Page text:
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UK Lags Continental Europe in Shareholder Activism Tables

Shareholder activists and individual private investors might not need to
cover their faces in war paint or protest loudly outside annual general meetings
(AGMs) any more to make a point, although it might yield the desired results.
Today investors with less abrasive dispositions can defer to shareholder
associations to do the job for them. But can shareholder activism, consisting of
dialogue and formal shareholder proposals, really work and make companies stay
on track?

According to a recent JP Morgan report on shareholder activism in companies
valued at over £1bn increased by 90% in the first three quarters of 2011. And,
treating investors with contempt can turn out to be a pretty hazardous strategy
for any listed company exercising corporate misjudgement on a range of

John and Lewis Gilbert, US investors, probably represented the essence of
what shareholder activism stood for in America during a fifty year period. John
Gilbert's passion for shareholder meetings saw him attend around 75 meetings
every year with his brother at the peak. After being described as clowns by one
corporate lawyer in the 1950s they started handing out red noses at

Across Europe shareholder associations have witnessed rather mixed fortunes.
Roger Lawson, Chairman of the UK Independent Shareholders Society
(ShareSoc), notes a "number of reasons" why associations in
Britain have not blossomed in the same way as in continental Europe. "Often it
tends to be stimulated by specific issues such as excessive pay, which has been
a hot topic lately," he says.

One need only look at the Swedish Shareholder Association (Sveriges
Aktiesparares Riksförbund) and Danish Shareholder Association (Dansk
Aktionærforening) with some 70,000 and 20,000, respectively, to see the yawning
chasm in participation rates with the UK. Deutsche Schutzvereinigung für
Wertpapierbesitz, a German society founded in 1947, currently represents around
25,000 members. ShareSoc, spun out of the UK Shareholder Association (UKSA) two
years ago this February, counts c.2,500 members.

Lawson says: "As an organisation ShareSoc wants ideally to represent
shareholders as effectively as we can and so the more members we have the
greater influence we can exert on particular issues."

More than anything else this disparity between the UK and the rest of Europe
is put down a "cultural problem" according to Lawson. He says: "There is an
inherent reluctance among the English to complain tied to a faith that directors
are seen as doing the right thing by their companies. It is also generally seen
as bad form to challenge the directors or attack them for incompetence. And,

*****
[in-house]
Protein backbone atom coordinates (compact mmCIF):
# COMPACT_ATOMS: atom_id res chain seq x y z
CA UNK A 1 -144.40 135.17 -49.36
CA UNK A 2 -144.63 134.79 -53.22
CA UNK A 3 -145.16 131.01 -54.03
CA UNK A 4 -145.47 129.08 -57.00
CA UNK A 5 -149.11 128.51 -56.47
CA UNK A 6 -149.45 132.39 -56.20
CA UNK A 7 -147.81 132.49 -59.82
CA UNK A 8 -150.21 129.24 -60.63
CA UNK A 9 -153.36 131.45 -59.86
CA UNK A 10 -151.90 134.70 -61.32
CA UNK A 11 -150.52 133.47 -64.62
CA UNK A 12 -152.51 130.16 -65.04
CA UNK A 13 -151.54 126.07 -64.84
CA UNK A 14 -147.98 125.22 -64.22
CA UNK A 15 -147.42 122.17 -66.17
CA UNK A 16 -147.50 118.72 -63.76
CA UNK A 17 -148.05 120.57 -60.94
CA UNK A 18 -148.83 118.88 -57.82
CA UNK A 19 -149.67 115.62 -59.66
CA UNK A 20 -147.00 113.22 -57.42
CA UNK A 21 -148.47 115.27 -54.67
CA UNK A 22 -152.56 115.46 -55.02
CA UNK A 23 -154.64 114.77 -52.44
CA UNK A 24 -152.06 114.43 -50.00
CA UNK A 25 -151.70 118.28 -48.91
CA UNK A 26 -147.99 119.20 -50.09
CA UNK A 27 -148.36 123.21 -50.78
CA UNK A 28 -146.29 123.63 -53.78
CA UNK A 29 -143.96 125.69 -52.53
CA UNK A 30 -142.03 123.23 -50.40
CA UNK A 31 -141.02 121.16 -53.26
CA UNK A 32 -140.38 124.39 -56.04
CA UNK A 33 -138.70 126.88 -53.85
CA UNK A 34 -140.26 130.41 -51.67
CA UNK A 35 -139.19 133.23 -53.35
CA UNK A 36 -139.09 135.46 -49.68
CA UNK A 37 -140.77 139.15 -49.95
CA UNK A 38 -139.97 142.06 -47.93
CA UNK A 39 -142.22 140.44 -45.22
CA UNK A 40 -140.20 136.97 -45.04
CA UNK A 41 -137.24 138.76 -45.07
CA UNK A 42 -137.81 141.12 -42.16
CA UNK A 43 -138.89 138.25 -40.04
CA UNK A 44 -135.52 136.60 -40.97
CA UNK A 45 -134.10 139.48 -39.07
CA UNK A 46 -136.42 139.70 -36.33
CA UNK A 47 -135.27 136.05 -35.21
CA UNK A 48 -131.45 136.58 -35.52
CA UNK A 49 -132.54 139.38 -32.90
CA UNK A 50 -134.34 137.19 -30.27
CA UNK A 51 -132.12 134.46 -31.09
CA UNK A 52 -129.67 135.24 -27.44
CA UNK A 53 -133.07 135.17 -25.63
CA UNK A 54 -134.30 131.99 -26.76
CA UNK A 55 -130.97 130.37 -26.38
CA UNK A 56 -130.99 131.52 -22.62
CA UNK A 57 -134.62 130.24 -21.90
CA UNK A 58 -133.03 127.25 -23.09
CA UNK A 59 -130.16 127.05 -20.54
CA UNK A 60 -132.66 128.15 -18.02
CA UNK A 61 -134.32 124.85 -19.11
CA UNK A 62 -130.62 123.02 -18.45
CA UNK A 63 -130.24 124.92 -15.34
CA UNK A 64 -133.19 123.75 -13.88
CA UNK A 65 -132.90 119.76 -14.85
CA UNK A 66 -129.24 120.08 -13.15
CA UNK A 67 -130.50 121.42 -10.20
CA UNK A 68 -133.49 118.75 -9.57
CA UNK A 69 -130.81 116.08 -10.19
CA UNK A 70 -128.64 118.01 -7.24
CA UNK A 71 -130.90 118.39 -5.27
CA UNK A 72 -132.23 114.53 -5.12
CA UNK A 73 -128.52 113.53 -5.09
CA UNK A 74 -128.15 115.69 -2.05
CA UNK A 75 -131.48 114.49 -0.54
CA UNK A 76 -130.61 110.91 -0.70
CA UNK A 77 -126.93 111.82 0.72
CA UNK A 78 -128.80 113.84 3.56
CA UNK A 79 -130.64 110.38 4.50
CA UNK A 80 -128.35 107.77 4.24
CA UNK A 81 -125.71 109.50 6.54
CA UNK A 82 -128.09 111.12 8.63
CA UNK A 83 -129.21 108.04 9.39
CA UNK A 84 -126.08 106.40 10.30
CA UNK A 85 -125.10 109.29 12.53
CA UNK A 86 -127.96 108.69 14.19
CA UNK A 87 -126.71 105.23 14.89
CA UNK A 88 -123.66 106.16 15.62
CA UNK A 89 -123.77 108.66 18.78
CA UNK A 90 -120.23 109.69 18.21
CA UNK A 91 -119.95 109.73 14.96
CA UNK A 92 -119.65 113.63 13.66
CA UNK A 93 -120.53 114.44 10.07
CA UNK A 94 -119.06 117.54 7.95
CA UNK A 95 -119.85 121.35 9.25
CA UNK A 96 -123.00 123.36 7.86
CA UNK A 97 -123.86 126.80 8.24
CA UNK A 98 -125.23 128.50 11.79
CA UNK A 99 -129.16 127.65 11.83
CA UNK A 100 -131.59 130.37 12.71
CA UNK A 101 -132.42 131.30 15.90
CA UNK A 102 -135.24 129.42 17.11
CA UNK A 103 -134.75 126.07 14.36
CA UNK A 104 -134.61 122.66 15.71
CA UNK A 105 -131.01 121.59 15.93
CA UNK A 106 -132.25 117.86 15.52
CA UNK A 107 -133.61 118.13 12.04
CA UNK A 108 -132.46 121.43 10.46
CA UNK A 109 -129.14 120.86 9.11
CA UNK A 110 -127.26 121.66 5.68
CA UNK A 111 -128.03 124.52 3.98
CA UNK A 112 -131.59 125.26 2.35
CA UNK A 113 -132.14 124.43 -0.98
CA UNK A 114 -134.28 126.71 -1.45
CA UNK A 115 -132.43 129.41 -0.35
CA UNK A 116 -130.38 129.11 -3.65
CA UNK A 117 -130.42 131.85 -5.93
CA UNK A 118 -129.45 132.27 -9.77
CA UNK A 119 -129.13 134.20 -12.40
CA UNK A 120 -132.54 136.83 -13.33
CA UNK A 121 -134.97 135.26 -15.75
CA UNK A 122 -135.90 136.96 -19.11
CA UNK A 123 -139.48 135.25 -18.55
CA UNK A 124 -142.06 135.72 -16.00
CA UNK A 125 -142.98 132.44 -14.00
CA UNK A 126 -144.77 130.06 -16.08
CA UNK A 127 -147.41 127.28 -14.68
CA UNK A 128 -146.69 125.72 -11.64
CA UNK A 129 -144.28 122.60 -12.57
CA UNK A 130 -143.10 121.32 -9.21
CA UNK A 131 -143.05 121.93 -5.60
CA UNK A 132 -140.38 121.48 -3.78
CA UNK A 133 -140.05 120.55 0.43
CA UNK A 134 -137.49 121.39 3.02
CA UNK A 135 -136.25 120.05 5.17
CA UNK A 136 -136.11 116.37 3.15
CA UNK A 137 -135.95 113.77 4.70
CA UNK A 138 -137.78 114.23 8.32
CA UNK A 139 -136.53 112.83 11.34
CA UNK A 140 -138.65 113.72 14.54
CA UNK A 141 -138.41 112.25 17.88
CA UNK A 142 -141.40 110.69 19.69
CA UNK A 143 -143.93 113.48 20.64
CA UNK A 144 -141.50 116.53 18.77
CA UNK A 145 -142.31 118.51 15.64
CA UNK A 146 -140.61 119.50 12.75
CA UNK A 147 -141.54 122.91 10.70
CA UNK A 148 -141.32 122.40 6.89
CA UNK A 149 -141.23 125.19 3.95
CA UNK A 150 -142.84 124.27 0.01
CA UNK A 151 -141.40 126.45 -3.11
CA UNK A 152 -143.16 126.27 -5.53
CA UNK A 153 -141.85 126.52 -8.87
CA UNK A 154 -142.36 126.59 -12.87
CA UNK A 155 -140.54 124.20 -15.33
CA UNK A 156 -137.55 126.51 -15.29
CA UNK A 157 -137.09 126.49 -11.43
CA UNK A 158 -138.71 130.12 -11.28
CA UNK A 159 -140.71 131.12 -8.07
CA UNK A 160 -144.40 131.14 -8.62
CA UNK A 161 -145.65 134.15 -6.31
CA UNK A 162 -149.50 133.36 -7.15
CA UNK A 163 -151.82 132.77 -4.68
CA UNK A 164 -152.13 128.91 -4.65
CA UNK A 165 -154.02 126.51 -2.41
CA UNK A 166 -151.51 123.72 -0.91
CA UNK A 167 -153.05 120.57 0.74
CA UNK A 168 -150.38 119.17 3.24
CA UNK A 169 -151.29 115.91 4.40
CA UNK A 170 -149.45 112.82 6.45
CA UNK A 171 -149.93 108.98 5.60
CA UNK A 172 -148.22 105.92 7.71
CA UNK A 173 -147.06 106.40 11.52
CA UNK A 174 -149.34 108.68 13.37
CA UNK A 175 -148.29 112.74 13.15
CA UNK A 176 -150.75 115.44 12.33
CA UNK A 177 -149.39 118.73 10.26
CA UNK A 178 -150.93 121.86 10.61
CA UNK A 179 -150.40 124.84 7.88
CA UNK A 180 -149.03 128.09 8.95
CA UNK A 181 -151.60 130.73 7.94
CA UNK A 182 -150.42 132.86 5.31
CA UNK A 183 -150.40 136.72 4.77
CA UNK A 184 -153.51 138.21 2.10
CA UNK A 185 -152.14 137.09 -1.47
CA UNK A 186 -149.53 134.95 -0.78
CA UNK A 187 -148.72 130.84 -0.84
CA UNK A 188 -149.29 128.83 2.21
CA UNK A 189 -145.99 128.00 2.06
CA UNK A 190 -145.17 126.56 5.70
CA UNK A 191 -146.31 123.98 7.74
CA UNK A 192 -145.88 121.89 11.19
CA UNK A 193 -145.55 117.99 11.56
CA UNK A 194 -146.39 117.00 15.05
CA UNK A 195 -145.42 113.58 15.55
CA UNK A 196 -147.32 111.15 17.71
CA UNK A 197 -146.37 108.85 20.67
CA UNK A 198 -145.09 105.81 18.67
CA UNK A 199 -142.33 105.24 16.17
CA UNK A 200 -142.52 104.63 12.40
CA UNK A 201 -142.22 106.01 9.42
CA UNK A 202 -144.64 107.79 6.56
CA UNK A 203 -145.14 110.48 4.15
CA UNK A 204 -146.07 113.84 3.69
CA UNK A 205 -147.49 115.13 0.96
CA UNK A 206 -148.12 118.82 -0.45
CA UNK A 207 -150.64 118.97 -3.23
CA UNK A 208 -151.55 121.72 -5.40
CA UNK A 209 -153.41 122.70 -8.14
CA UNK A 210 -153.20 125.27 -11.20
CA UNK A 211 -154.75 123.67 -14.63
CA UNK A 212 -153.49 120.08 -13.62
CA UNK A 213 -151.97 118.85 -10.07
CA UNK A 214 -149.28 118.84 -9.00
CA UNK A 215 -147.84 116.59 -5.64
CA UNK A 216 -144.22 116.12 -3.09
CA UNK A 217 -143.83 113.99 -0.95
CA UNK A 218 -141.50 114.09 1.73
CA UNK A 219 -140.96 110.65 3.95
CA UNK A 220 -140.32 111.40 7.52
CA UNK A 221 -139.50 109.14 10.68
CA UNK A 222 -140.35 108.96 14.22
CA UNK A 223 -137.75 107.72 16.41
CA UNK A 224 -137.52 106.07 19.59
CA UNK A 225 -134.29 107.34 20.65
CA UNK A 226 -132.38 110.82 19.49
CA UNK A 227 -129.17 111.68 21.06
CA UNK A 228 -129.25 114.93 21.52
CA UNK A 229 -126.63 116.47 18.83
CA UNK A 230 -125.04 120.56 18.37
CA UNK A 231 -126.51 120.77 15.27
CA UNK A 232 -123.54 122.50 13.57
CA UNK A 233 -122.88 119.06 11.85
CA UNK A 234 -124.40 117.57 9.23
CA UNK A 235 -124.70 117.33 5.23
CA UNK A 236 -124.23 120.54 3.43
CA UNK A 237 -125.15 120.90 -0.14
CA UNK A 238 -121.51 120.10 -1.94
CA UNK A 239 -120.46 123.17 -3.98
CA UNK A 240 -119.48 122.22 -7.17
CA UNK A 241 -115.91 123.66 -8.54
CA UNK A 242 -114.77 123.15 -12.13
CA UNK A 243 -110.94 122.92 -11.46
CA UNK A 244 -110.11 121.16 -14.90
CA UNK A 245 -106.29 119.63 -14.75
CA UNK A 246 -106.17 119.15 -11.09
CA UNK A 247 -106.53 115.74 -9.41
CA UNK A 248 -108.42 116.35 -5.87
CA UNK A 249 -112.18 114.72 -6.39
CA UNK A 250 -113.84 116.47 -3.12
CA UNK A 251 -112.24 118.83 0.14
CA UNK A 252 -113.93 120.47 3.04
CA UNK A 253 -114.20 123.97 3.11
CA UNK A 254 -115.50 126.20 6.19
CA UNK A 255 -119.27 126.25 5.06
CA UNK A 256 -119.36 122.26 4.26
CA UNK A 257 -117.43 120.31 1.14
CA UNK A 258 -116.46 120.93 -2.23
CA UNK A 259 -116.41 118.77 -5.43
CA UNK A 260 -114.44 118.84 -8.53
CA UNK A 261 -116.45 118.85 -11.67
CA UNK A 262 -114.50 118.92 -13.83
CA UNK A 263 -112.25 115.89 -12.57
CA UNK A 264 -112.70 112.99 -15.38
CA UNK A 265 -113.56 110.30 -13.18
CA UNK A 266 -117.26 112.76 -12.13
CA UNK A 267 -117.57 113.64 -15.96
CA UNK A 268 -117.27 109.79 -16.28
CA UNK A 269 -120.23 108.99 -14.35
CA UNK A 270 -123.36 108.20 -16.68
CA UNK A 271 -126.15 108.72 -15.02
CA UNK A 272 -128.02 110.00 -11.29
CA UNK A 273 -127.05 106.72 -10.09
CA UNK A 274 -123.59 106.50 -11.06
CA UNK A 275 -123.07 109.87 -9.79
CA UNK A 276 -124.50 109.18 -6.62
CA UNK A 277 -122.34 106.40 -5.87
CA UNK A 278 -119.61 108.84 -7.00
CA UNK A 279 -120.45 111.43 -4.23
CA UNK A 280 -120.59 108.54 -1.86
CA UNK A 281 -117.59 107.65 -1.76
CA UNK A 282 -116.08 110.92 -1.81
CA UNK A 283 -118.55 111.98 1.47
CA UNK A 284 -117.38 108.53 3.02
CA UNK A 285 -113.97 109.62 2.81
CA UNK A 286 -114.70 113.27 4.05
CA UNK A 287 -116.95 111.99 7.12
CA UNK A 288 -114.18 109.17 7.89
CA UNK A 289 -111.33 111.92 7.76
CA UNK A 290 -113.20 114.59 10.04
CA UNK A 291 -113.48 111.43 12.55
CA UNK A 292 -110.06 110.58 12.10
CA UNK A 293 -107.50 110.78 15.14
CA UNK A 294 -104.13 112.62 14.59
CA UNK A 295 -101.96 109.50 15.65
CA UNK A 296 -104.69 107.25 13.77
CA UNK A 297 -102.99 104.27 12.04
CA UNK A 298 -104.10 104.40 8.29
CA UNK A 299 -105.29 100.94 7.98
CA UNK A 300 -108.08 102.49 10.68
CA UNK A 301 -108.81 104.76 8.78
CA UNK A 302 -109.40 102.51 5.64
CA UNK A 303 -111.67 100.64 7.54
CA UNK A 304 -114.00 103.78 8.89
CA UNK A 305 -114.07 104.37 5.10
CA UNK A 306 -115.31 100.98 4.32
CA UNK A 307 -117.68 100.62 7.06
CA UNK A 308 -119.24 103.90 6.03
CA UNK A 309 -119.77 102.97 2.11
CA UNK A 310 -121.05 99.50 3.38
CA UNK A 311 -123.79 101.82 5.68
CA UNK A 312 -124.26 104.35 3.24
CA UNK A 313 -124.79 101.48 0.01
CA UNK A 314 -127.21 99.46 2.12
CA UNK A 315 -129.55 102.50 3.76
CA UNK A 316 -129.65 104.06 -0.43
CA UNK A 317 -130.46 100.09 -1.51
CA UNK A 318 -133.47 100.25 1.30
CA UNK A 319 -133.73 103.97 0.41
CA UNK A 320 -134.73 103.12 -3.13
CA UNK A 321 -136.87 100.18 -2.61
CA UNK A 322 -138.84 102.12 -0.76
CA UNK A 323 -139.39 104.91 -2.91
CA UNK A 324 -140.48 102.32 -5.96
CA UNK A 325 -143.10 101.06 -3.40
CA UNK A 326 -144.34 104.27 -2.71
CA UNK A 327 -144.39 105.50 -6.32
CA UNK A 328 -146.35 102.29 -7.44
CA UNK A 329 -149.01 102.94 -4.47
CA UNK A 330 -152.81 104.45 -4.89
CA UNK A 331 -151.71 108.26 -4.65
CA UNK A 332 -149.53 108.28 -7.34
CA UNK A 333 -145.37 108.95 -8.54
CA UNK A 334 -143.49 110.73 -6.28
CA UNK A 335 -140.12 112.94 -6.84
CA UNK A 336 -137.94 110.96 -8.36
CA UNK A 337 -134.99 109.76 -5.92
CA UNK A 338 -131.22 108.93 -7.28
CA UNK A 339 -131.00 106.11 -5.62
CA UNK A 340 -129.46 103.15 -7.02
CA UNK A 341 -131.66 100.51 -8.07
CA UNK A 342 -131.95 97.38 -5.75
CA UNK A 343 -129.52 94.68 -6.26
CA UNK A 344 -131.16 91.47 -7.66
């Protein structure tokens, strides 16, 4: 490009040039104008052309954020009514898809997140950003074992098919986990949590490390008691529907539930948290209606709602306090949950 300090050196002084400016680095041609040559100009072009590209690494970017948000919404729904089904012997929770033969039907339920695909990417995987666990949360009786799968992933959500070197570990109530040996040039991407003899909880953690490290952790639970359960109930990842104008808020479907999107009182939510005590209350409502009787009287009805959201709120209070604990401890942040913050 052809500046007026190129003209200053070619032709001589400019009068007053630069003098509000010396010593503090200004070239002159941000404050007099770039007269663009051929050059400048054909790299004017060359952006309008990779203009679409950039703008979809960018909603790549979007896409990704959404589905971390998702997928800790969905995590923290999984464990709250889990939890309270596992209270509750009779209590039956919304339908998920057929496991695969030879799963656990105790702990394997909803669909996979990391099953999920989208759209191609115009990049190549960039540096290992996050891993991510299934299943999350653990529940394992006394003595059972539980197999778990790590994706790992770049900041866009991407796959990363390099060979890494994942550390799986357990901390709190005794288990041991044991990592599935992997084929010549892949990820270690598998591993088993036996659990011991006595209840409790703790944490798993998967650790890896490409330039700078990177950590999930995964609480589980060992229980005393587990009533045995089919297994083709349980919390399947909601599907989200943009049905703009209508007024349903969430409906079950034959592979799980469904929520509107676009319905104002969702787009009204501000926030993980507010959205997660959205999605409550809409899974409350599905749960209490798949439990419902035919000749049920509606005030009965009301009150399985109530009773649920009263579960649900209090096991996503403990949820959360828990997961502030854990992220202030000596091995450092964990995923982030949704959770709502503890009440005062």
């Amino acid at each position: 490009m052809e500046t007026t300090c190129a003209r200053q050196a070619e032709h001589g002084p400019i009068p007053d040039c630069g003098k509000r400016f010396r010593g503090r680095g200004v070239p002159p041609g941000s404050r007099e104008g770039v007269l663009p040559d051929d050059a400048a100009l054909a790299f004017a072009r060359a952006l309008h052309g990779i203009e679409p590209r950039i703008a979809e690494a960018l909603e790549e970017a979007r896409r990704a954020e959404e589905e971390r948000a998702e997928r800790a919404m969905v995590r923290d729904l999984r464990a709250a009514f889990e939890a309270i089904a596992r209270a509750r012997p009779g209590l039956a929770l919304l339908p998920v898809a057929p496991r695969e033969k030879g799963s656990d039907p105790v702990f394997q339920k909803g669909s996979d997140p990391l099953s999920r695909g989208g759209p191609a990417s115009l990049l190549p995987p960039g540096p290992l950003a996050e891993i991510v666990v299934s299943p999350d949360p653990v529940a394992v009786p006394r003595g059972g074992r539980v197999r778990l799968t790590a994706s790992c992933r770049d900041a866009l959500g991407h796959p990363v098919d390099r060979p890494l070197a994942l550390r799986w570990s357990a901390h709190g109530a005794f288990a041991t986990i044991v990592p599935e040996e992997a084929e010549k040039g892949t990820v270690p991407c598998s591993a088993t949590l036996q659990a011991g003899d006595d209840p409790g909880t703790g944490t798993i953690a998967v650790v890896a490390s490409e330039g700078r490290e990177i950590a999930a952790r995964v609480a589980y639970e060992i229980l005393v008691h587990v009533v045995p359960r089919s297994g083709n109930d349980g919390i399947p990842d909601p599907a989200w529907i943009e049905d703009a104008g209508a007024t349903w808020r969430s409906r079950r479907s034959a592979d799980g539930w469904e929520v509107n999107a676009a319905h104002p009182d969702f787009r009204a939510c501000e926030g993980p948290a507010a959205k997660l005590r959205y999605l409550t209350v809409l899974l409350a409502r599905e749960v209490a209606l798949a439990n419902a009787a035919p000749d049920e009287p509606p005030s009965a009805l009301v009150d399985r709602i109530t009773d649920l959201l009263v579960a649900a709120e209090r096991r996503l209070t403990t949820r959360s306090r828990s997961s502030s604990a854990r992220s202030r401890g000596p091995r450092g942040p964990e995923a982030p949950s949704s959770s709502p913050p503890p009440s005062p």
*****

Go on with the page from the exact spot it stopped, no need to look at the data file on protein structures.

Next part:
nobody likes to vote against any resolutions."

However, the question facing private investors today must surely be whether
joining any shareholder association makes sense and can it bring with it
tangible benefits. The basic ShareSoc membership brings a monthly emailed
newsletter and access to a blog plus a forum on investor topics.

Highlighting campaigning efforts, the society has recently been trying to
galvanise more interest in its activities. For example, in 2012 over than thirty
press releases were issued on a diverse range of issues including excessive
directors' pay such as attacking £4m CEO pay at mid-cap Premier Oil's AGM (May
2012). Despite varied outcomes notable campaigning successes have been won.

Voting recommendations were issued to by the society on Rensburg AIM VCT, an
investment company predominantly investing in Alternative Investment Market
(AIM) companies. Here shareholders were urged to vote against the re-election of
all the directors (June 2012). "The Rensburg AIM VCT campaign can be regarded as
a success since the position of shareholders improved. Effectively the directors
were kept on their toes," Lawson argues. Shareholders were subsequently able to
exit their investment at an improved price.

Elsewhere, Intercede Group, a UK software company listed on AIM, which last
year embarked on a Long-Term Incentive Plan (LTIP) was successfully challenged.
The proposed LTIP, which would have benefitted the executive chairman and his
spouse, was U-turned last August after ShareSoc issued voting recommendations on
the company in mid July 2012.

Aside from shareholder activism, bodies like ShareSoc provide investment
education, information and policy advocacy on behalf of investors. Last November
they launched an AIM company rating system (free to download) to help investors
to distinguish between good small caps and those of a more questionable

While many advocate greater shareholder engagement to solve the ills on the
corporate governance scene, shareholders in the UK who feel short changed by
companies they invest in might ponder the merits of joining shareholder activist


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